See Kathryn Ann Hill at the Coffeehouse
Executive director, SeeChange; member, Médecins Sans Frontières OCBA Agora; professor of practice, McGill University (U.K./Canada)
Rachel Kiddell-Monroe is a lawyer and an activist, specializing in humanitarian assistance, global health, governance and bioethics. She is passionate about social justice and finding ways to show humanity and solidarity for people and our planet. In 2018, she founded SeeChange, a non-profit organization that works with a radical community first approach to health to promote principles of community self-empowerment and solidarity. The first project is co-creating an innovative platform for change with Inuit communities in the Canadian Arctic to enable them to address the tuberculosis epidemic at the community level.
This initiative builds on Kiddell-Monroe’s long history of humanitarian work which began in 1989 when she left her legal practice to work on Indigenous rights and East Timorese independence with grassroots organisations in Indonesia. From there, Kiddell-Monroe joined Médecins Sans Frontières (MSF) and headed various emergency humanitarian missions in Djibouti, Rwanda (before, during, and after the genocide) and Democratic Republic of Congo. After becoming program director of MSF Canada, she was appointed regional humanitarian affairs adviser for Latin America based in Costa Rica. She also led the MSF Access to Medicines campaign in Canada until 2007.
Kiddell-Monroe became the founding president of Universities Allied for Essential Medicines in 2007 and most recently, she served as a director on MSF’s international board, its highest governance platform. In 2013, Kiddell-Monroe was invited to be a professor of practice at McGill University where she lectures on international development, humanitarian action, and access to medicines. She completed her LL.M in bioethics at McGill and her thesis focused on a multicentric approach to global governance for health. Kiddell-Monroe has (co)authored several peer-reviewed publications, most recently on access to medicines, humanitarian ethics, and the global refugee crisis.
See Rachel Kiddell-Monroe at the Coffeehouse
Lecturer, Yale Divinity School; journalist and cultural organizer (Canada)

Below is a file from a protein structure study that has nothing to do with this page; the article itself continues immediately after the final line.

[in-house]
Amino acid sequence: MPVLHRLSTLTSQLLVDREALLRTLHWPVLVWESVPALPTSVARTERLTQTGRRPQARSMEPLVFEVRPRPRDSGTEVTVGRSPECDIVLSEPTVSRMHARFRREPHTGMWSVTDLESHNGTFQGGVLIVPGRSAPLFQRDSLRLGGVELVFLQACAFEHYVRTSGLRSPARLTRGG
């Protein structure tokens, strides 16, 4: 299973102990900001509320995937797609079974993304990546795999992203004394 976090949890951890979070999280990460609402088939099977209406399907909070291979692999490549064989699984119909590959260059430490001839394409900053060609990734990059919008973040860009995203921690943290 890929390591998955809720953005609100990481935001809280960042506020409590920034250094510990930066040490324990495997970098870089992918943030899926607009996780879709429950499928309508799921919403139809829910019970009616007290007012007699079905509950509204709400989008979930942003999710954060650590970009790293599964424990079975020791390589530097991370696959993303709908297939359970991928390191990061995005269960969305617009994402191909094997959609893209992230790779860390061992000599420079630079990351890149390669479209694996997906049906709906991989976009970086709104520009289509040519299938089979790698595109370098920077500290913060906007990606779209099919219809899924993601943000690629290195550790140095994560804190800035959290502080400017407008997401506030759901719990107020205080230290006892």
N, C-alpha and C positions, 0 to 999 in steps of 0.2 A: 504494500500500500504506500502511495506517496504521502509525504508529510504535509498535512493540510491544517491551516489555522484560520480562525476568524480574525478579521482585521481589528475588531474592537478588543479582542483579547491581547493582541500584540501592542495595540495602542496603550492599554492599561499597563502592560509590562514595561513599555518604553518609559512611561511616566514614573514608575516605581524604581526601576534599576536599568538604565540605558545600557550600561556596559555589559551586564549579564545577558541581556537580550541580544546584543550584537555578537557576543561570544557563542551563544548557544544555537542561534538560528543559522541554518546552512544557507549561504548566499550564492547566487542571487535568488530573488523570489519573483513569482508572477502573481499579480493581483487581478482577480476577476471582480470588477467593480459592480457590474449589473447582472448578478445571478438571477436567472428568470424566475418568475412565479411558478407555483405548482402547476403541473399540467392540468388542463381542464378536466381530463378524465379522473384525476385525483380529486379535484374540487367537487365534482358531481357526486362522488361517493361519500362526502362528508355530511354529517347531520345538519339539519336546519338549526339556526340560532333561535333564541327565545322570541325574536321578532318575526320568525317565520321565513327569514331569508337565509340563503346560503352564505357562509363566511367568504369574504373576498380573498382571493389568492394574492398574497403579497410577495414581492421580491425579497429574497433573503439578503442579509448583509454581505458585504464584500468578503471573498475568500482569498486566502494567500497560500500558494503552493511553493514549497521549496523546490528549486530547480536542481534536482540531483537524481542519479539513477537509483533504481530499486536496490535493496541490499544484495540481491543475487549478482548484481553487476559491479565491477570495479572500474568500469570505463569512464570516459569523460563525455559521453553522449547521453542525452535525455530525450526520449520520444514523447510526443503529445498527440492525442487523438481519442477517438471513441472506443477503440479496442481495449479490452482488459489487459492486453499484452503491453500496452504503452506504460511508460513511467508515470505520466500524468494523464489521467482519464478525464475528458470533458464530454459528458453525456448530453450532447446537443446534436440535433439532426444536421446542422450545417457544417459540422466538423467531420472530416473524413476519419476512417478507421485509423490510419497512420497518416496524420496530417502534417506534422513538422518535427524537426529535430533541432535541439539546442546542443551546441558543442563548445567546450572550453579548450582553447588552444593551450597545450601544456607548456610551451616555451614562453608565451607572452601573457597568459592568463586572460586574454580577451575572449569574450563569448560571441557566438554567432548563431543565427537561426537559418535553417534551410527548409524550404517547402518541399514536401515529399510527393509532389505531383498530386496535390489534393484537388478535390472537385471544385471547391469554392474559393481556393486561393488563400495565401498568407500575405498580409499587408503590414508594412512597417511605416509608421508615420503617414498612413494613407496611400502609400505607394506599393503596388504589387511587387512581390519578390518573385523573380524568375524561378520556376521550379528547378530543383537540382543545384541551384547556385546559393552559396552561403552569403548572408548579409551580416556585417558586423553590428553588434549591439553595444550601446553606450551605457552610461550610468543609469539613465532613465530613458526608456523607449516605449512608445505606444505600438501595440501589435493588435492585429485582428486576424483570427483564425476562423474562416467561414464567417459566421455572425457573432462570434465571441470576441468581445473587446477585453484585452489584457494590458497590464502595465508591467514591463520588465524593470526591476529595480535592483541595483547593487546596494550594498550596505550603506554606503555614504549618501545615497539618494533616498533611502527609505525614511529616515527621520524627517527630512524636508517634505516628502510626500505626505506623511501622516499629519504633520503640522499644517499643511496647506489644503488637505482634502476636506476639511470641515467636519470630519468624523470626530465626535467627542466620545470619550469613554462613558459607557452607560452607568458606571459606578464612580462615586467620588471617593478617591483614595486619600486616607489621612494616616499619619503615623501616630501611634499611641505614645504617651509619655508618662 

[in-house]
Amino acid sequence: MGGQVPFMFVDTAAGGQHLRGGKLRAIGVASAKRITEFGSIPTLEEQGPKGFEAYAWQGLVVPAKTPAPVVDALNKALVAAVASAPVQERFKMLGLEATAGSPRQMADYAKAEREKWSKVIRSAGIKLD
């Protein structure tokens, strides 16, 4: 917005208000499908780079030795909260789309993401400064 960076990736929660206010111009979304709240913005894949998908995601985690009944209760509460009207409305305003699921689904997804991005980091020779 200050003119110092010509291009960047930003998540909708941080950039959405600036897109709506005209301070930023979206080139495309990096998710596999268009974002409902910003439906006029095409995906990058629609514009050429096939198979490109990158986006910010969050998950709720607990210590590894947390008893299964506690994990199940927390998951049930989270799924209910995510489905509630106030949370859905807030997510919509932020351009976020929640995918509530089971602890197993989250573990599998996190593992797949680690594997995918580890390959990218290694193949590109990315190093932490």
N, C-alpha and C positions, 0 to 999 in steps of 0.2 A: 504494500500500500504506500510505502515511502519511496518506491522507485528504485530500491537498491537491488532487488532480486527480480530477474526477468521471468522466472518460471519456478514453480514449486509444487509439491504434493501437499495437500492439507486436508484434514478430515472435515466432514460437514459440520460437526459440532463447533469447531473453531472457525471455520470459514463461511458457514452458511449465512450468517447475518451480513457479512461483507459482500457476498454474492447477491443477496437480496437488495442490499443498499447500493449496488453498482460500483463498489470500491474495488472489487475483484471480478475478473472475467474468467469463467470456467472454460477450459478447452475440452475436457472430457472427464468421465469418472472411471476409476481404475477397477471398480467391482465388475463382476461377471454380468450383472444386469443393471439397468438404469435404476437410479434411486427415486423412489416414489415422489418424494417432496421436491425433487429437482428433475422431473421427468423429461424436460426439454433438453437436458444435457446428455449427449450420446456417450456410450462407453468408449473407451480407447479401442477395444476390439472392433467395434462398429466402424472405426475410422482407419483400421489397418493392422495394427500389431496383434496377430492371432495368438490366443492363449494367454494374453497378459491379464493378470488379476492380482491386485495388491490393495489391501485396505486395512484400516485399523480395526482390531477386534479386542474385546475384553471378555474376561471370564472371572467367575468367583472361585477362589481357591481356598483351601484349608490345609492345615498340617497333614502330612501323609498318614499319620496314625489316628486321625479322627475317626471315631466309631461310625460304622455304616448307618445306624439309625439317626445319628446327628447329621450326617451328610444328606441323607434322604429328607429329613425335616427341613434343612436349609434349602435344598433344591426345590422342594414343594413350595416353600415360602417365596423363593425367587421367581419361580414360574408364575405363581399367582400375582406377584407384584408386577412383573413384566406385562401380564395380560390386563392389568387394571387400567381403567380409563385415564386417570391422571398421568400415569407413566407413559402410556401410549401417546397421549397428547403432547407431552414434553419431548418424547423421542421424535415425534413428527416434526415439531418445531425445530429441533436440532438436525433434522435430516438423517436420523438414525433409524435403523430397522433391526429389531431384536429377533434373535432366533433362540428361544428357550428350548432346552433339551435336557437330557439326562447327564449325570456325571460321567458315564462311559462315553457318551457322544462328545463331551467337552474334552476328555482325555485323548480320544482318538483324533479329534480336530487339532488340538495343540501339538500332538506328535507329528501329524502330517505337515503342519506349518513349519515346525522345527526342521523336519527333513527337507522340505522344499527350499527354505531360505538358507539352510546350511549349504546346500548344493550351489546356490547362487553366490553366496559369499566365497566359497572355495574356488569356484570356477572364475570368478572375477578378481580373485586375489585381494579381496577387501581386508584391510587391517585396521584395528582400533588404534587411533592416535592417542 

Abdul-Rehman Malik is an award-winning journalist, educator, and cultural organizer. In June 2019, he was appointed lecturer and associate research scholar at the Yale Divinity School. He also serves as the program coordinator at Yale University’s Council on Middle East Studies, and is responsible for developing curricula and partnerships with public schools to promote better cultural, language, and religious literacy about the Middle East to educators and students alike.
Malik also serves as director of the Muslim Leadership Lab, an innovative student leadership program being incubated at the Dwight Hall Center of Social Justice at Yale. He is also the programs manager at the Radical Middle Way, which offers powerful, faith-inspired guidance and tools to enable change, combat exclusion and violence, and promote social justice for all. His work has spanned the United Kingdom, United States, Indonesia, Pakistan, Sudan, Mali, Morocco, Singapore, Canada, and Malaysia.
Malik is a frequent journalist for BBC Radio, offering contemporary perspectives on contemporary spirituality. Until 2018, he regularly presented the popular Pause for Thought segment on Radio 2 and Something Understood on Radio 4.
In addition to providing curation and content guidance to a variety of cultural and literary institutions, Malik works to create platforms at the intersection of arts and social change. In January 2015, he became director — a voluntary position — of the Insight Film Festival, a unique year-round festival that celebrates the intersection between faith and film.
See Abdul-Rehman Malik at the Opening Circle, Coffeehouse and What’s Next.
Documentary filmmaker (Canada/Afghanistan)
Ariel Nasr is an award-winning Afghan-Canadian documentary filmmaker. He directed Canadian Screen Award winner The Boxing Girls of Kabul, as well as Good Morning Kandahar, and the interactive Kabul Portraits.
Ariel’s work earned an Oscar nomination in 2013 as producer of the short live action film Buzkashi Boys. His new feature documentary, The Forbidden Reel, draws on thousands of hours of historic Afghan films to trace the second half of the 20th century through the lens of Afghanistan’s filmmakers. It premiered at the International Documentary Film Festival Amsterdam (IDFA) 2019. Other recent work includes La Mosquée, which investigates the aftermath of the 2017 Quebec City Mosque Shooting. Ariel lives and works in Montréal.
Anthropologist, columnist, and consultant (Canada)